For all of you that don’t know, September is thyroid cancer awareness month. I thought I’d kick off the month with some thyroid knowledge, since I am a thyroid cancer survivor. Hopefully this will help raise awareness of this so-called “good (yeah right!) cancer”.
What is a thyroid?
Some of you may know what the thyroid does, but some don’t. This info-graphic from the Hormone Health Network of The Endocrine Society will give you a little insight.
As you can see, the thyroid is very important. The hormones it produces are vital to one’s survival. There are many people who experience problems with their thyroid and it can wreak havoc on your body if not treated properly. Without the thyroid hormone replacement I take daily, everything in my body would slowly shut down, I would slip into a coma, and die. I’m not trying to be morbid, but those are the facts.
Irregular thyroid function affects everyone differently, so if you know someone who has thyroid issues of any kind, please give them a hug. That could be just what they need to make it through the day. My husband is an excellent hugger and that always makes me feel better!
Thyroid Cancer – Not so Good
Thyroid Cancer is the “good” cancer. This is something I’ve seen in more than one place and it makes me angry. Let’s look at the definition of cancer:
“the disease caused by an uncontrolled division of abnormal cells in a part of the body”
Does anything about that sound good? Thyroid cancer gets that reputation because, for the most part, it’s highly curable. People deal with a lifetime of change and there are those that die from it. Take a look at this info-graphic for some more knowledge about the different types and treatments. I had follicular, by the way.
Here are some things you get to experience when you have thyroid cancer:
- Biopsy – I had a regular biopsy, not a fine needle one. Having a needle jabbed into your neck repeatedly is always fun! Can you feel the sarcasm?
- Removal of the thyroid – I personally had two surgeries within two weeks of each other. Some people need a neck dissection because it’s invaded lymph nodes.
- Low iodine diet – this is to prepare your body for the RAI treatment. Since the thyroid absorbs most of the iodine you ingest, this leaves any thyroid cells left over starving for iodine so your uptake of RAI is better.
- Thyrogen shots – if you’re lucky. When you’re preparing for treatment, you have to stop taking thyroid hormone replacement to raise your TSH. These shots keep you from having to do that, but most insurances won’t pay for it. They cost about $1,200 each and usually you need 2.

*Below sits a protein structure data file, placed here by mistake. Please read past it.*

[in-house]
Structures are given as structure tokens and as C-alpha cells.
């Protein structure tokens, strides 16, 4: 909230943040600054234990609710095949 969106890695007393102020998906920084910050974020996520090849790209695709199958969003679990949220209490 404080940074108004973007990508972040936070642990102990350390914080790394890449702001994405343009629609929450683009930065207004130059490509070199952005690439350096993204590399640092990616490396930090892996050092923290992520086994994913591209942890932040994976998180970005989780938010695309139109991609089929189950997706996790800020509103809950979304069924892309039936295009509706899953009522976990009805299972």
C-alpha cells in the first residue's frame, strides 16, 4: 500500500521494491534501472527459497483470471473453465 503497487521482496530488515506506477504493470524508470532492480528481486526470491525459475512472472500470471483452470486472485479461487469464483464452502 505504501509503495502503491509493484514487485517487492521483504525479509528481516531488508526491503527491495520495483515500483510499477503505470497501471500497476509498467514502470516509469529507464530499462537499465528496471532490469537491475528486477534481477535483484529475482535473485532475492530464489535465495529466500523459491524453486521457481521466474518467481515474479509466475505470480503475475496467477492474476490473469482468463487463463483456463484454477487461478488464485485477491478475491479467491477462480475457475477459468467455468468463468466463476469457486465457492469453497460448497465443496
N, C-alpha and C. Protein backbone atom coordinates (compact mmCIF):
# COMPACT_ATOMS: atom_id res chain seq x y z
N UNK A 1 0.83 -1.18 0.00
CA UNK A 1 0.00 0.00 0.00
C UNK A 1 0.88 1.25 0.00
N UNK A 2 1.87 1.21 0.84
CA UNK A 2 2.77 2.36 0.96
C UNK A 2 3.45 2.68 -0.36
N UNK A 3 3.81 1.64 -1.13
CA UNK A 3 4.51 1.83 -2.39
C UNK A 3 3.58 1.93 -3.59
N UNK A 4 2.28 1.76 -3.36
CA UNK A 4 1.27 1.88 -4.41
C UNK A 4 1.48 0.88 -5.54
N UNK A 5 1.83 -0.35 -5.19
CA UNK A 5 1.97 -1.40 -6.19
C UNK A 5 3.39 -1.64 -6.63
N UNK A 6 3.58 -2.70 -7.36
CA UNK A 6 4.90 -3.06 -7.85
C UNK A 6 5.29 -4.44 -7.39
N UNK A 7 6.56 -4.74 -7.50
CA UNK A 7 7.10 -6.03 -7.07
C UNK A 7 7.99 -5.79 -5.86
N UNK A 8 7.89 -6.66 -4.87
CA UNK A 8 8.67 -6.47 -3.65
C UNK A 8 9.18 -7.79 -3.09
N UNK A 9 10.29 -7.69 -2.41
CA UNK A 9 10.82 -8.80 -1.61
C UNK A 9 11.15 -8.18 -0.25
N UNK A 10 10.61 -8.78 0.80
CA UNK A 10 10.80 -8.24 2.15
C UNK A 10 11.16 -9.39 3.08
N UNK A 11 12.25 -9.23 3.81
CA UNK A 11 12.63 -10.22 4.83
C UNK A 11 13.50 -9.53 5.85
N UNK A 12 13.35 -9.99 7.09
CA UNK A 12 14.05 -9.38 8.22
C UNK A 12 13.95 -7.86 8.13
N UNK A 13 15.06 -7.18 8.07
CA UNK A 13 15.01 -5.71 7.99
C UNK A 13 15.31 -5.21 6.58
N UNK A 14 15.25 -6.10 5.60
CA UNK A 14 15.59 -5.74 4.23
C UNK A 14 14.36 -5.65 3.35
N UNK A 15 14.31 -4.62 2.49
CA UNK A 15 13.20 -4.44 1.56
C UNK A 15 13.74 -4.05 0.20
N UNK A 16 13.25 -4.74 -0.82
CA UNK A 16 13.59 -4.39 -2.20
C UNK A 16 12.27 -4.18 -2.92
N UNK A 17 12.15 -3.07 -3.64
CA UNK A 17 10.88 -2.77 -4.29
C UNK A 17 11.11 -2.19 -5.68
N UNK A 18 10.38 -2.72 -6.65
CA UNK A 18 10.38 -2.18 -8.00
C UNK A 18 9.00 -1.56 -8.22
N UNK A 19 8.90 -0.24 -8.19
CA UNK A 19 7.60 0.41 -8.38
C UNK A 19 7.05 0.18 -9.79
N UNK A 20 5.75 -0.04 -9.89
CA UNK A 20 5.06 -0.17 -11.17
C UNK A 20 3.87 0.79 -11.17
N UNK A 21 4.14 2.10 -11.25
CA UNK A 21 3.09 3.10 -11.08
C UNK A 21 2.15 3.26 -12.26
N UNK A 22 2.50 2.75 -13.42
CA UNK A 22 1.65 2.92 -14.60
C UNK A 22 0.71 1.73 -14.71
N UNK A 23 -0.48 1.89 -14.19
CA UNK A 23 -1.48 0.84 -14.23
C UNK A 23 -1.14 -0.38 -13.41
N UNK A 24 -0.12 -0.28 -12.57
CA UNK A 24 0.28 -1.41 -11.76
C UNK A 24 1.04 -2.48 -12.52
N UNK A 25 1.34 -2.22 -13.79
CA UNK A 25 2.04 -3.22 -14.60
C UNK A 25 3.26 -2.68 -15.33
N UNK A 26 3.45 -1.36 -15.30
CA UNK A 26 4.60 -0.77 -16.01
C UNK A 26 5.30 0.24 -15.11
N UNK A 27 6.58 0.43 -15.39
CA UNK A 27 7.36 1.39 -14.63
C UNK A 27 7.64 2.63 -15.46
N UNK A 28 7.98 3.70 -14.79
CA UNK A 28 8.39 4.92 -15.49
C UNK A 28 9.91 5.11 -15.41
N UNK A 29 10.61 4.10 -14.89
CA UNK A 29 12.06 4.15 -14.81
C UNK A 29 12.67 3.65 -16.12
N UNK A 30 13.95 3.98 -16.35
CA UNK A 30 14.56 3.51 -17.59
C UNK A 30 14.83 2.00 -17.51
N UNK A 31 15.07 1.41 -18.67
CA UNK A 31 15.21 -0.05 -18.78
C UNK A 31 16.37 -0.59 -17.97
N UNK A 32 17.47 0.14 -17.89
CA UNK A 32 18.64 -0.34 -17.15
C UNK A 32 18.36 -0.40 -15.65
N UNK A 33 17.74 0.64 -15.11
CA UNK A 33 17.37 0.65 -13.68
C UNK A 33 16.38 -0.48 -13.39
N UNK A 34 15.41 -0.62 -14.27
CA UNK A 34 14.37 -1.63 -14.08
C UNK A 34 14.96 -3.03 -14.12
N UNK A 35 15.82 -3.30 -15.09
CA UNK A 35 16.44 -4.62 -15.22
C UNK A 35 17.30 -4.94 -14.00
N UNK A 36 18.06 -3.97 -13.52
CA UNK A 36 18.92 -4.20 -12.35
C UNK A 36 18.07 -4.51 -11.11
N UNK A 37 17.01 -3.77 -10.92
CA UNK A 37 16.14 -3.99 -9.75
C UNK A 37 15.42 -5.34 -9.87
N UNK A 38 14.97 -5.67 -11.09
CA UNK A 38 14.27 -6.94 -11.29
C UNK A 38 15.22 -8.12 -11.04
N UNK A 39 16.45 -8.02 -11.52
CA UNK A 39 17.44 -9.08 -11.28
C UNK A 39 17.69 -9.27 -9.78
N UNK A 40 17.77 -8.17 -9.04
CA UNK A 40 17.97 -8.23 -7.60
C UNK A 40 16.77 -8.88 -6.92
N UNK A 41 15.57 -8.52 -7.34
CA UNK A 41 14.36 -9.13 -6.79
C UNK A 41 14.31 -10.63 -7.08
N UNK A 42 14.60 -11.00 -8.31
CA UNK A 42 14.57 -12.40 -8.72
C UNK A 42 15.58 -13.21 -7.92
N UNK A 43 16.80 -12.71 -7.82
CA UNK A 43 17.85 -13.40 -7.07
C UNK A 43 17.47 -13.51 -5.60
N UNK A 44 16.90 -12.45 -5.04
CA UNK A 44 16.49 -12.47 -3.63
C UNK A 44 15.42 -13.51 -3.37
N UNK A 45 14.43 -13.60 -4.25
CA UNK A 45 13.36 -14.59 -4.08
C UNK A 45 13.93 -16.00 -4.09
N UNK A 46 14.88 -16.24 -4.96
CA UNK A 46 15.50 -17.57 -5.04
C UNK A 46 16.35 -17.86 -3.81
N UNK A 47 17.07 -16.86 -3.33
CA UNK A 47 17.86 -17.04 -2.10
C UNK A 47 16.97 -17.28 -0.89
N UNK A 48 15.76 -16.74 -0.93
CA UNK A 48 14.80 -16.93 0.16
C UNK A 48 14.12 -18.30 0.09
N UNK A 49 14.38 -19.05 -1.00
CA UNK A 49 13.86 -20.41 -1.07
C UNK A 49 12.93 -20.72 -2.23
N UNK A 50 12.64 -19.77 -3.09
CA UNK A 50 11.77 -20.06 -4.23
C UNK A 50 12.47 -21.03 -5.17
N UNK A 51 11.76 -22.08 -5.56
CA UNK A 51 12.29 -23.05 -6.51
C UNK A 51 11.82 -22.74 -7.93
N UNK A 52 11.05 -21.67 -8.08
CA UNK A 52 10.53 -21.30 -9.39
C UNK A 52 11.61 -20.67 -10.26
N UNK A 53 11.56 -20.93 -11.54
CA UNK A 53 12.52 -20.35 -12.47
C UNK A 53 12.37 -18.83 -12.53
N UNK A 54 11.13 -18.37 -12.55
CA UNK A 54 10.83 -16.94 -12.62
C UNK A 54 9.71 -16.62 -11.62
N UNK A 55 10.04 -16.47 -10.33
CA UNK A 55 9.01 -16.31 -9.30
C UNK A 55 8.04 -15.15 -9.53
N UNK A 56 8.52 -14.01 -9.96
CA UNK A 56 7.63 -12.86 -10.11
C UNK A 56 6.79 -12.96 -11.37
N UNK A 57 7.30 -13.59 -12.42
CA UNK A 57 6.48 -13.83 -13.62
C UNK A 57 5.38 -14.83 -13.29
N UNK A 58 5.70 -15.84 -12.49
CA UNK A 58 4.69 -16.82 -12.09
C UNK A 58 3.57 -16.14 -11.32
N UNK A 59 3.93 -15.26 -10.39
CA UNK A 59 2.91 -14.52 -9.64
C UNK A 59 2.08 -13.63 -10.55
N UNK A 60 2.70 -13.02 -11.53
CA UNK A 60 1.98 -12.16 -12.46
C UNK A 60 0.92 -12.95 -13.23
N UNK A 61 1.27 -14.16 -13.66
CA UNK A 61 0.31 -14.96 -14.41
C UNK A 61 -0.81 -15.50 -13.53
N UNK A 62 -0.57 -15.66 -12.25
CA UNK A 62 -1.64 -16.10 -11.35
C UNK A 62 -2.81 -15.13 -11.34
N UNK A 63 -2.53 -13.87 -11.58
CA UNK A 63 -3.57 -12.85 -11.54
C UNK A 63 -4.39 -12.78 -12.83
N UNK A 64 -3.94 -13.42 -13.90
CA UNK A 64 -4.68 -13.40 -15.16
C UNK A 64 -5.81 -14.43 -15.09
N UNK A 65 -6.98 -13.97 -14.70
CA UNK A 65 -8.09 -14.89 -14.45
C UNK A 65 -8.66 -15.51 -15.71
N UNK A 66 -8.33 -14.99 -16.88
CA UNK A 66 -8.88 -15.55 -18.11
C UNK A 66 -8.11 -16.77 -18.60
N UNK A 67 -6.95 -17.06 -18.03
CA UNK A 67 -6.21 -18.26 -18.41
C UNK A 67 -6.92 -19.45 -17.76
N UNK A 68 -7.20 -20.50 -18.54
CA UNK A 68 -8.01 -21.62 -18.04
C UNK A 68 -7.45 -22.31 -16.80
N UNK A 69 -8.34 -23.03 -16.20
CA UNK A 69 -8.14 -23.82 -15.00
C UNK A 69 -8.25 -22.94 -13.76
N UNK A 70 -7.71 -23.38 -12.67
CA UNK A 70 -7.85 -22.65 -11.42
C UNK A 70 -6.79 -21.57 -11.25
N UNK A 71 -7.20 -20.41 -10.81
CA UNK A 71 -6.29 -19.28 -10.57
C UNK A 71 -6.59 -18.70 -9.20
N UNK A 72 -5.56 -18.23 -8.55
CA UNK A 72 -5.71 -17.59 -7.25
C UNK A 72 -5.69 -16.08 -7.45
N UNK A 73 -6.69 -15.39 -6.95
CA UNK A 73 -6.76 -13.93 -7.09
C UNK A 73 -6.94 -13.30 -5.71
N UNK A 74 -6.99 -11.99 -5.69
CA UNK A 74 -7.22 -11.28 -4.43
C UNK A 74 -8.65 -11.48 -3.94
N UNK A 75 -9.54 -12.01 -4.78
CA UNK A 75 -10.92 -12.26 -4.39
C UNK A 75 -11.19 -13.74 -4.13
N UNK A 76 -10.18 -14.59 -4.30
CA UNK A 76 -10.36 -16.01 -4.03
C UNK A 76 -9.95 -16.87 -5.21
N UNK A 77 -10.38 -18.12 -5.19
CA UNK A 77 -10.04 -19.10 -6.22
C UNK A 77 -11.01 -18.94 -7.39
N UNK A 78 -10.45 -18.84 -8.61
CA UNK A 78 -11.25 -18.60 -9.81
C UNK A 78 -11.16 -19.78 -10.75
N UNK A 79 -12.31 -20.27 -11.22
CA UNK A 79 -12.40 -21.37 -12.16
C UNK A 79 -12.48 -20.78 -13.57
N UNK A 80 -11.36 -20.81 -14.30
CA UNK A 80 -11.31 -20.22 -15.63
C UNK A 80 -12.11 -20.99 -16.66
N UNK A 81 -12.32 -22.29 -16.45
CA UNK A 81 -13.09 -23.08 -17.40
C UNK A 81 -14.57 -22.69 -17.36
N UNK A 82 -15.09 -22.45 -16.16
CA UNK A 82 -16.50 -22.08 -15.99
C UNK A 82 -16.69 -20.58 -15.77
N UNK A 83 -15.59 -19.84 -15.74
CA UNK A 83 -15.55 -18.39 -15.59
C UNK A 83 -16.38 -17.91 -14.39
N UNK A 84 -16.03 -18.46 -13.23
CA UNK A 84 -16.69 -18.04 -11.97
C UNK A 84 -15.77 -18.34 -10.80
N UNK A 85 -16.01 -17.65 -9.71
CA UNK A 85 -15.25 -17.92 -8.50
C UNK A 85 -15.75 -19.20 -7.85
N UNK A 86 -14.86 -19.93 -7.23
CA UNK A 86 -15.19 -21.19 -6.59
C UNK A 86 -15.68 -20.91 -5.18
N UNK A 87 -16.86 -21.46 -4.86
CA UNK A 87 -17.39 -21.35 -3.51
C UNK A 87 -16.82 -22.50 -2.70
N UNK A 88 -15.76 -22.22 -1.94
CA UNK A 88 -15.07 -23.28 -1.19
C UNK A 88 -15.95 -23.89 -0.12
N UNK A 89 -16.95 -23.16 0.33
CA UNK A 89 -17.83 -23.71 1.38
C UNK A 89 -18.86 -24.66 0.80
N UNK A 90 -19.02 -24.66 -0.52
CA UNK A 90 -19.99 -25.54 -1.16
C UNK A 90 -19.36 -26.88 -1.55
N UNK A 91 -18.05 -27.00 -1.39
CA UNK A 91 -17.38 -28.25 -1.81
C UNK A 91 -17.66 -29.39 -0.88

- Radioactive Iodine (RAI) treatment – I took a pill and had to quarantine myself, in my home, for 3 days. If you have small children or a higher dosage, it could be up to 7 days. Some hospitals have special rooms to stay in. Mine did not.
- Whole Body scan – this takes 30 minutes to an hour. They scan you from head to toe to see if the cancer has spread. This is also done alone.
- Suppression of TSH (thyroid stimulating hormone) – this is a life long thing. The degree to which the hormone is depressed depends on the kind of cancer you had.
- Find an endocrinologist – this is the kind of doctor you see when you have thyroid cancer. They are specialists and when you live in a rural area, hard to come by. I waited for 3 months after my surgery to see one for the first time.
Now, these are just some of the things I experienced. If you have a type of thyroid cancer that is more aggressive, there will also be chemotherapy and maybe radiation therapy. There’s also the chance that your parathyroids get damaged. These control your calcium levels. Some people have damaged vocal cords after the surgery. None of this is “good”.
Living Without a Thyroid
I have to depend on thyroid replacement hormone for the rest of my life. This is a constantly fluctuating thing that requires me to visit the endocrinologist at least twice a year for a blood draw. If things are off, every 3 months until it’s right. My insurance only wants to pay for the name brand medicine they choose. Changing medicines requires more blood work and it may not work for me, so I pay for it out-of-pocket. You must ingest the medicine on an empty stomach and wait an hour before eating. Taking the medicine at the same time everyday helps prevent fluctuations. Certain foods or vitamins must not be consumed within 4 hours of taking the medicine because that can affect it too.
I never know what to expect from day-to-day. Any fluctuations in other hormones seem to affect how I feel, since my thyroid hormone is “manually” regulated. I get moody, tired, jittery, achy, etc. It definitely keeps me on my toes! I will be posting more about my personal thyroid cancer journey some time this month. Just wanted more people to be aware of what really happens when you go through thyroid cancer.
I am very lucky to have a family that has supported me through my journey. It hasn’t been easy and I greatly appreciate all they have done to help me through it! I read many forums for people who have experienced thyroid disease in one way or the other. It’s sad to me that a great many people are lacking in support because their loved ones do not understand, nor try to. Since the thyroid is such an important part of the body it affects every aspect of your life. Please be informed of what people are actually experiencing before giving out unsolicited advice. Sometimes, a hug and listening ear is all that’s needed.
Please help spread the word about thyroid cancer. The rate of diagnosis is growing rapidly among men and women. Let’s give the support needed to help reduce the numbers! I have a tab in the menu above with more resources for thyroid cancer. I will be adding to this along the month. Feel free to share your story in the comments below or on any post under the thyroid cancer menu.
Y’all have a great extended weekend and I’ll see you back here on Wednesday because I’m taking Monday off!